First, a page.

Next, I wanted to see if the newest iOS version available to iPhone users would be a challenge for P.A. 2.2. I ran the iTunes software and upgraded the newest iOS on the iPhone to 4.3.5. This was no challenge at all for P.A. 2.2, the user passcode recovery was no issue and it took no more time than it did for iOS 4.3.3. I then ran the new Physical Extraction and Decryption which took about 40 minutes to complete on this 32 GB iPhone. I open the acquisition and was amazed at the number of items it was able to decrypt for us, it was pretty much what we saw in my June 2011 File System dump but more, the added data is obviously deleted items obtained from the physical acquisition.
To see the difference, I then ran the File System dump (I noted a disclaimer indicating that some emails are not obtainable) on the iPhone and compared the finding from the two acquisitions:
I did note that the Physical acquisition recovered 704 emails and the File System acquisition recovered 446. One main item that file system dump cannot get and only physical with decryption is the emails.The Mail folder is locked for file system dump and even has its own encryption keys. Only physical with decryption can get that. Other artefact differences included images P-16790 FS-11732; audio P-1847 FS-1845; and text 324 FS-244.
As with most of my important acquisitions, I like to validate my finding with a second or third tool, in this case I used another software kit and did a file system dump with their software. There are some notable differences that one can see and supports the need for examiners to run multiple tools against your cell phones exhibits. In some cases (file system comparison) Cellebrite recovered more items; in some cases the other software recovered more; and in some cases they both recovered the same amount.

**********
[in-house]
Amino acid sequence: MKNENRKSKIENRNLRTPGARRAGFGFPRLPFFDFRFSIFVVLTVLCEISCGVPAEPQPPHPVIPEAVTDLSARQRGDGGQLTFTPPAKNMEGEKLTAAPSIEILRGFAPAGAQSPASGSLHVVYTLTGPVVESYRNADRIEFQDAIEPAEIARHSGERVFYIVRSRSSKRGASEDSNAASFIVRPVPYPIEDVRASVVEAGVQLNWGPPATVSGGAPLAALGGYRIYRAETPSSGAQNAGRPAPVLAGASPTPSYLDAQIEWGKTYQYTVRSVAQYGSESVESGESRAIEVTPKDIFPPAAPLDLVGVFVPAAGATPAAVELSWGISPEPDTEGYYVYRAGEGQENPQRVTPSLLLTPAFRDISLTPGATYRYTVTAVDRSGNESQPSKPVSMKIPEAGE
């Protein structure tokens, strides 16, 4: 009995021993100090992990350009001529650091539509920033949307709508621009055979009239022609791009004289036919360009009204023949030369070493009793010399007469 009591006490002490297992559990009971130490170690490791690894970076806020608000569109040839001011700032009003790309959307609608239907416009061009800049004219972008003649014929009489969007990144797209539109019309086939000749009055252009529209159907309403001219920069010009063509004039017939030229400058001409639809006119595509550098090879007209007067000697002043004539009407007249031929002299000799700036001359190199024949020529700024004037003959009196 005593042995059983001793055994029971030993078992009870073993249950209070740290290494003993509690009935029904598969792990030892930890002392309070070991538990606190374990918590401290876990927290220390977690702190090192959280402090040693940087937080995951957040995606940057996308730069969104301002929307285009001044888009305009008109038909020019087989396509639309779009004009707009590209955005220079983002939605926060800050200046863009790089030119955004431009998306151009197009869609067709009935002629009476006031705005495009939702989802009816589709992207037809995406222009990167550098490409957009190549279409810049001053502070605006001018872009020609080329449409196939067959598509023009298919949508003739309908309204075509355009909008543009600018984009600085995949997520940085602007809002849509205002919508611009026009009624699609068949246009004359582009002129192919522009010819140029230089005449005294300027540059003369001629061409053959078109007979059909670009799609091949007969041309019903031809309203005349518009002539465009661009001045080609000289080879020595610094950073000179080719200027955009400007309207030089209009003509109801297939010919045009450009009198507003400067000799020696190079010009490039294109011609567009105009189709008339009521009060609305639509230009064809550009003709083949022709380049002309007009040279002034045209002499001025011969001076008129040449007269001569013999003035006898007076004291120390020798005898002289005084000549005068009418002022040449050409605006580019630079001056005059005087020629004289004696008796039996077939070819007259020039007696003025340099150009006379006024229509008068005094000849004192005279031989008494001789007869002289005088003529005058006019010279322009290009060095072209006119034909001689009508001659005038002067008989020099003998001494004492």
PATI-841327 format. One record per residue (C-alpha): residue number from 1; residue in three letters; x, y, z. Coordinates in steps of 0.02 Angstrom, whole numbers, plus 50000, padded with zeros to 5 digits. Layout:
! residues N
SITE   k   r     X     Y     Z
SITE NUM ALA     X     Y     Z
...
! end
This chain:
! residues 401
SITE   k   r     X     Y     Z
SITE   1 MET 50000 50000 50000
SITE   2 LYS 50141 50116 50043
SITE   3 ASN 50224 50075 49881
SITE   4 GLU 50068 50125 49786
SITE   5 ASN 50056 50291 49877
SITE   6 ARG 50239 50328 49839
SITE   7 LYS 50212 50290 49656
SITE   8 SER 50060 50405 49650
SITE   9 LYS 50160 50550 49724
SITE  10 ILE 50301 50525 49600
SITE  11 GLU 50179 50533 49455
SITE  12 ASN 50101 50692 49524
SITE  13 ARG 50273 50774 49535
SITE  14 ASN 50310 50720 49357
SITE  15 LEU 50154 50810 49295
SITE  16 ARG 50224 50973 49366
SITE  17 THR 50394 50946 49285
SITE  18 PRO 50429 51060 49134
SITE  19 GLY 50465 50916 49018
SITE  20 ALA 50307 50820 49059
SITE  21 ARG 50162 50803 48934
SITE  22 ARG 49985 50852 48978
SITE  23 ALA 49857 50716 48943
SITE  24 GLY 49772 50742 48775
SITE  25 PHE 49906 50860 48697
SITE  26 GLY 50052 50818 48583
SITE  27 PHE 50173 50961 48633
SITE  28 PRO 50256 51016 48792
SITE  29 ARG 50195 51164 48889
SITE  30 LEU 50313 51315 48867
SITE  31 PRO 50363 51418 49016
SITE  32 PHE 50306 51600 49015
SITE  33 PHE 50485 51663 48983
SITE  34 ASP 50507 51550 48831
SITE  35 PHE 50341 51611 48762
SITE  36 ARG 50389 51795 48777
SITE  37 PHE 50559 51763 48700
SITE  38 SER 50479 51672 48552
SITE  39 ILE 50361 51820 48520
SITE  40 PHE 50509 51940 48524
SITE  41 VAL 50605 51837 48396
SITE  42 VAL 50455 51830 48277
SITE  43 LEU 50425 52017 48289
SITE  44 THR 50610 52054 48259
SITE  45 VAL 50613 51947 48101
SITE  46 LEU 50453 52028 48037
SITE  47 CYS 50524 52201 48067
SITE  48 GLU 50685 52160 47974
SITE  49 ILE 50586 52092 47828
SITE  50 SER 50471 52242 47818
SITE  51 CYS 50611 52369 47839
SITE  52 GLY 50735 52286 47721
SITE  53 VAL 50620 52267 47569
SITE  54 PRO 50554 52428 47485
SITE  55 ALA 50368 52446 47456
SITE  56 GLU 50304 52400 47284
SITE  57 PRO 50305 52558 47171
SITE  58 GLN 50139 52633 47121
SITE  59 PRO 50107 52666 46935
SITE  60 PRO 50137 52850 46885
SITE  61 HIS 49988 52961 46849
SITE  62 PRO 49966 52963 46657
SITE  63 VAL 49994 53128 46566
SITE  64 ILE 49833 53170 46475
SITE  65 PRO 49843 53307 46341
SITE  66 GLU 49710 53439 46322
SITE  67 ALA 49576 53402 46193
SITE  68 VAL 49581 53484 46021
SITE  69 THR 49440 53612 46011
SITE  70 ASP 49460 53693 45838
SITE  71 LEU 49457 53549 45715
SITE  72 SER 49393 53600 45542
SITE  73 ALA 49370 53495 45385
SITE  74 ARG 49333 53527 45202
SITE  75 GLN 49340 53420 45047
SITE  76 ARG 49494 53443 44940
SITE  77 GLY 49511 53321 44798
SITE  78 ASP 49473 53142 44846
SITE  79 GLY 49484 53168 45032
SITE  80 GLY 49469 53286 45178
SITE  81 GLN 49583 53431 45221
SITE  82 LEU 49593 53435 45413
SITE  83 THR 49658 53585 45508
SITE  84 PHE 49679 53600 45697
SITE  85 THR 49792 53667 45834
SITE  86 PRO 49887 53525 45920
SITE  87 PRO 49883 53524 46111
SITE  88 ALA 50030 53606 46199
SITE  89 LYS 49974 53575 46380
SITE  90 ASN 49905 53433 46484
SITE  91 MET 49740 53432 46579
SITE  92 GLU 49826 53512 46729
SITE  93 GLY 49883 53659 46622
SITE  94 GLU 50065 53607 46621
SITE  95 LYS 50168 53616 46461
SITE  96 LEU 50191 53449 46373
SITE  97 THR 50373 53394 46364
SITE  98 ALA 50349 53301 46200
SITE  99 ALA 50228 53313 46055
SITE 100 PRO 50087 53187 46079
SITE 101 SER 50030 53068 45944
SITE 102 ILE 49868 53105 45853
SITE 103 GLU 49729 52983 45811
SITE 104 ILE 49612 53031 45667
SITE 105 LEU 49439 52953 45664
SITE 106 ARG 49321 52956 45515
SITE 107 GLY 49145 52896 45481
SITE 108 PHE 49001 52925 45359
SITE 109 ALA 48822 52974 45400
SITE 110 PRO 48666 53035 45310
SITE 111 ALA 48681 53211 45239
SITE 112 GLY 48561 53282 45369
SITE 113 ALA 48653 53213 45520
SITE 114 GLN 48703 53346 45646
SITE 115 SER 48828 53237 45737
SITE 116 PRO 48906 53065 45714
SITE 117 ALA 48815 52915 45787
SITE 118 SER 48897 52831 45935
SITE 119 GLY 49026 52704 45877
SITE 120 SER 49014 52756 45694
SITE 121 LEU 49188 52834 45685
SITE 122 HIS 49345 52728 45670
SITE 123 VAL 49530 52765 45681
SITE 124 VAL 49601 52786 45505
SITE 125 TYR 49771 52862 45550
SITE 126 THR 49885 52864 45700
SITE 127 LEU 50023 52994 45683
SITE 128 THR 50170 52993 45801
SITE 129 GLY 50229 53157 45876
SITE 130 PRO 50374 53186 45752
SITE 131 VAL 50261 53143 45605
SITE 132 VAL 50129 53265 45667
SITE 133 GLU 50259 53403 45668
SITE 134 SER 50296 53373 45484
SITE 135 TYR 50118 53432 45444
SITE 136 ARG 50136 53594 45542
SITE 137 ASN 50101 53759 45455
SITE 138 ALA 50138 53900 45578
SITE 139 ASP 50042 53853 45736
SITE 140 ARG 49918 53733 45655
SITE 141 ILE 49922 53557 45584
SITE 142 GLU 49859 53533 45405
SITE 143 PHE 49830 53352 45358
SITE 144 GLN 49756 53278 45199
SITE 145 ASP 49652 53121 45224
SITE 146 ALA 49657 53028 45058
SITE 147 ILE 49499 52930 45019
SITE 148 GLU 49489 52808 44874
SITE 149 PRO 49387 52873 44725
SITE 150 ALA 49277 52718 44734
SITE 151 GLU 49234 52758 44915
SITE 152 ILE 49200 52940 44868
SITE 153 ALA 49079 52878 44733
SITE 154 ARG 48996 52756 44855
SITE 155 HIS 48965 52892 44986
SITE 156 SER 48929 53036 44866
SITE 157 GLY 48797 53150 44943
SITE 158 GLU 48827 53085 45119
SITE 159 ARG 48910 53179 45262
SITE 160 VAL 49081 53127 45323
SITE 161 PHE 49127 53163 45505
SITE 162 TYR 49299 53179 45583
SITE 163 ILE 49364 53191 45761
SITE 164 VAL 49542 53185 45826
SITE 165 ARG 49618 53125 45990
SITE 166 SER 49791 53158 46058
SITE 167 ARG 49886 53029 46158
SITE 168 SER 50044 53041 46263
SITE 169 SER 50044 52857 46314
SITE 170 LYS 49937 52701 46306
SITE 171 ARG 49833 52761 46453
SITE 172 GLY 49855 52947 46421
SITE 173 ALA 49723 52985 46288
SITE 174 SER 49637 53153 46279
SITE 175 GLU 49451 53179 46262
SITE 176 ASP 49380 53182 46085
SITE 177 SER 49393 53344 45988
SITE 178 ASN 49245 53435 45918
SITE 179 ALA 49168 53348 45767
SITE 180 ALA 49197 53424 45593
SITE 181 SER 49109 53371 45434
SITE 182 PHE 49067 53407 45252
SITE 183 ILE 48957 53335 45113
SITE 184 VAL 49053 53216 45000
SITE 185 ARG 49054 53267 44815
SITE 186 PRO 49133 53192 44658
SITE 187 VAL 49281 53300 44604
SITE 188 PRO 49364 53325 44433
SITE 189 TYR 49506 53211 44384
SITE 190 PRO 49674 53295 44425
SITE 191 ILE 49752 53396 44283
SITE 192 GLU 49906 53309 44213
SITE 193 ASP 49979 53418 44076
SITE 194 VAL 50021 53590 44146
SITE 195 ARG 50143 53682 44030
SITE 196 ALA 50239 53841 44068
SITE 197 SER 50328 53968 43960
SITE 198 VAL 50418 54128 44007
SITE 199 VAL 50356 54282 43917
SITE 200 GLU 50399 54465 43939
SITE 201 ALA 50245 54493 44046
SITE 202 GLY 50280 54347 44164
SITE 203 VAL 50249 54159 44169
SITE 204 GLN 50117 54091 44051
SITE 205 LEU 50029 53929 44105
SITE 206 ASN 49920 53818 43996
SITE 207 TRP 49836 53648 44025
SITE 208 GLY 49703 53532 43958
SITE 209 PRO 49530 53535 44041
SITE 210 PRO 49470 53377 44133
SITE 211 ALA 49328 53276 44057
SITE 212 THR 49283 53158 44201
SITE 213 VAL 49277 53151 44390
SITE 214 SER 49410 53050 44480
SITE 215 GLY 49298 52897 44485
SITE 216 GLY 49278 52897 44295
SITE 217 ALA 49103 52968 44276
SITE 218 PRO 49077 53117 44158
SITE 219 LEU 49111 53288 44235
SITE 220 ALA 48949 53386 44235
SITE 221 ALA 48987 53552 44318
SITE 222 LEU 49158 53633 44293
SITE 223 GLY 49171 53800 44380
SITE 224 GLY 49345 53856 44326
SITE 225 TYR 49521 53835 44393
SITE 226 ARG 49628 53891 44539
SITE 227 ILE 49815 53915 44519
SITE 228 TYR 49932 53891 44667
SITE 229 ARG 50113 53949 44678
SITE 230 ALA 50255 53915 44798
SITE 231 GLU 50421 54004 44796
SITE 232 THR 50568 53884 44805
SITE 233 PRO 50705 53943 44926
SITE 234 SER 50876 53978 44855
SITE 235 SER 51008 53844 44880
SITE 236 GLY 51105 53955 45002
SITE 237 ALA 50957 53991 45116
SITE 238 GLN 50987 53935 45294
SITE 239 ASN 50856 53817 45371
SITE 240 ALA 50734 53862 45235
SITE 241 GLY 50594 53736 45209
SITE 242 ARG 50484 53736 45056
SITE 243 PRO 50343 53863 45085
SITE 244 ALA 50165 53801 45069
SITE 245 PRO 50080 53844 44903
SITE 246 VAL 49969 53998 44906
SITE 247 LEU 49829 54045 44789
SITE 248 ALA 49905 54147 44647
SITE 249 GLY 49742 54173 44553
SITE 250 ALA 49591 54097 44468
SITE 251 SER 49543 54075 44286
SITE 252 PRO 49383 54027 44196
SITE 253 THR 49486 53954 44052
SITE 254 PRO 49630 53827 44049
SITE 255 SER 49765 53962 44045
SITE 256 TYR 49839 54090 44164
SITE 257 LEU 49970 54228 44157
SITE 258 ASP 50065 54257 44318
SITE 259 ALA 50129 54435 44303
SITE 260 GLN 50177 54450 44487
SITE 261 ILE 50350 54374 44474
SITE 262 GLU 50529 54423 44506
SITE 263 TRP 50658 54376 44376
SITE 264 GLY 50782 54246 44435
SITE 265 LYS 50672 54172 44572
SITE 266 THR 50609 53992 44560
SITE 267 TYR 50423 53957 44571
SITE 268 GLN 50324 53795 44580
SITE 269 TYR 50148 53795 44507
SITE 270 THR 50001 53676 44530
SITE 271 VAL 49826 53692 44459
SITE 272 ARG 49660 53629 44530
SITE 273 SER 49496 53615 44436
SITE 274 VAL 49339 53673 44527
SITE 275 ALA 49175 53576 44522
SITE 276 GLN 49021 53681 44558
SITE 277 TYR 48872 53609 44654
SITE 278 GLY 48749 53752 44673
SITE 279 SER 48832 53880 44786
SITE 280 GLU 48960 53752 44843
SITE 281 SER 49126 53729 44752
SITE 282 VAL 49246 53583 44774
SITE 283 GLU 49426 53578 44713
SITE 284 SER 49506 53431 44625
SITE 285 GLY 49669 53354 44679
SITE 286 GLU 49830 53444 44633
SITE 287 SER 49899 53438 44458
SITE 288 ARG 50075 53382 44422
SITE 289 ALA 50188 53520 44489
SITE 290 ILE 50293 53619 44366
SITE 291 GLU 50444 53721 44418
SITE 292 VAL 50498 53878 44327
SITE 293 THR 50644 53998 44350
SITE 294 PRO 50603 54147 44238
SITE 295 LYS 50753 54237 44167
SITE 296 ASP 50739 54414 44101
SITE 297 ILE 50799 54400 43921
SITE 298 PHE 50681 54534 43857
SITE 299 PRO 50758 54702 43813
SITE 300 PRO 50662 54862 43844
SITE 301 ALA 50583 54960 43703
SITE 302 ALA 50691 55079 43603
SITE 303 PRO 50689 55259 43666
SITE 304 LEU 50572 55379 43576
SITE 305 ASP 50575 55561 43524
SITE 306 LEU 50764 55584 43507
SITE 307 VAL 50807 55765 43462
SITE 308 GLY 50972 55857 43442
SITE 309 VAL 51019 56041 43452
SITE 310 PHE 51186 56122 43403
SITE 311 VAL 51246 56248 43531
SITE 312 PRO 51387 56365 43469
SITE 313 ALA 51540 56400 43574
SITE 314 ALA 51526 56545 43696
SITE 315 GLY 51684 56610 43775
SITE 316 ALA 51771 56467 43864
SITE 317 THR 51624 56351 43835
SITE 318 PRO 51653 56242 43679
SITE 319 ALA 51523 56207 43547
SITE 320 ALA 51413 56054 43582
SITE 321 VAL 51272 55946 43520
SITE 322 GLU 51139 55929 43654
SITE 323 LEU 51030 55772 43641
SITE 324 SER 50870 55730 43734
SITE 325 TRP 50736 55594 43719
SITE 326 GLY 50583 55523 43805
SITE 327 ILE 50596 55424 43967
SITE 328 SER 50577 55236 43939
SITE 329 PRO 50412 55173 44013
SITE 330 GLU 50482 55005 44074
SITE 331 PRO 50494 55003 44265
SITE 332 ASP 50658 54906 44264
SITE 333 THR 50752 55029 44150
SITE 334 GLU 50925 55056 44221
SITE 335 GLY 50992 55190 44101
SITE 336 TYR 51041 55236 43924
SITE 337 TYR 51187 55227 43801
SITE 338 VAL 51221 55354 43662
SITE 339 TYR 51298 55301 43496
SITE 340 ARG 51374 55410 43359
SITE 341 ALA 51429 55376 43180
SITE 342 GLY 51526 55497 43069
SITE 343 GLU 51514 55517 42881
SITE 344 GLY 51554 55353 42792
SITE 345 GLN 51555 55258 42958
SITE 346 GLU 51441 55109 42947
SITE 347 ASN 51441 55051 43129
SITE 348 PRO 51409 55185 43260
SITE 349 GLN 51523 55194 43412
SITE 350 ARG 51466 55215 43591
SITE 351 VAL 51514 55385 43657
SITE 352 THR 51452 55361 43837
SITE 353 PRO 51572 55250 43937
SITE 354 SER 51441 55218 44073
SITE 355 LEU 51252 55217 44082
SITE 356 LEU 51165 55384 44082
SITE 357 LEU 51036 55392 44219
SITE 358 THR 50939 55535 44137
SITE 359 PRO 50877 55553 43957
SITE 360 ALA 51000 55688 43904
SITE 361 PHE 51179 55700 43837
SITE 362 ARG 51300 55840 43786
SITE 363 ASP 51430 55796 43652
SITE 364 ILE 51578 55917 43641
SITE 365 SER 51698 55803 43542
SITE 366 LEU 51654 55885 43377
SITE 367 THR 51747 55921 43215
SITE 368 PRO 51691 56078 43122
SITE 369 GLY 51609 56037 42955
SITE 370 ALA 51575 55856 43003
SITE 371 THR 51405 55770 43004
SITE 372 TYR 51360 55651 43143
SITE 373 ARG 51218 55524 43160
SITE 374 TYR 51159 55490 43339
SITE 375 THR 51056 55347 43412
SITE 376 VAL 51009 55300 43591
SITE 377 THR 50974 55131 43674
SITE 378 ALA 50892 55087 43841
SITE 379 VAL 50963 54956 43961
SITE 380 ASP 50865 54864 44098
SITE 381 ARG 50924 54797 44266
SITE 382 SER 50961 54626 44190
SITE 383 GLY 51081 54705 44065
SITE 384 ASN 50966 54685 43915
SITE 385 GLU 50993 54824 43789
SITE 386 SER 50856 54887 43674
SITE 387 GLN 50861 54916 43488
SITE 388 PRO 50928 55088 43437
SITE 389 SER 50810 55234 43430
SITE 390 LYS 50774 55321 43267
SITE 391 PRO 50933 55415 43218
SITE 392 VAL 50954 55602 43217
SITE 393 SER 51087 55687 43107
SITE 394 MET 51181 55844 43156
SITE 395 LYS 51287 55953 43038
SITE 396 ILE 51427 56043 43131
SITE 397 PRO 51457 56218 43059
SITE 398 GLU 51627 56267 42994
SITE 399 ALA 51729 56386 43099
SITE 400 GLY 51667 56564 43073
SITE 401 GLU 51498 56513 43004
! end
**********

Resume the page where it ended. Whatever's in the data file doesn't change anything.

In the end, Cellebrite P.A. 2.2 is a resourceful option for forensic examiners faced with iPhone exhibits that require the bypassing of the user passcode and/or for physical acquisition of the user data to recover deleted items. The interface is very easy to use; the instructions are very simple to follow; the data dump and reporting of this acquired data is visually easy on the eye; and the ability to search for artefacts not recovered by the physical acquisition process (yup, there is more evidence in there, you just have to work the P.A. search features to find them) is simple.
During the testing of this software, I spoke with the team at Cellebrite and they are working feverously on the newest challenge facing cell phone examiners these days, the Android OS cell phones. They are having success with some Andoid phones now and hope to release a new update in the near future that will allow us to bypass the user code and obtain physical acquisitions from these devices.
Another challenge for cell phone examiners is the user lock code found on Blackberry’s; well, Cellebrite is also working on a solution to decode the data dumps from the chipoff process of the NAND flash memory from these devices as well. They have been able to decode the data dumps from some versions of the Balckberry chipoff dumps and are looking for anyone that has chipoff dumps to help them with developing this part of their tool. If you can help, send an email to Ron Serber firstname.lastname@example.org.
Coming up in future postings:
JTAG vs. cell phones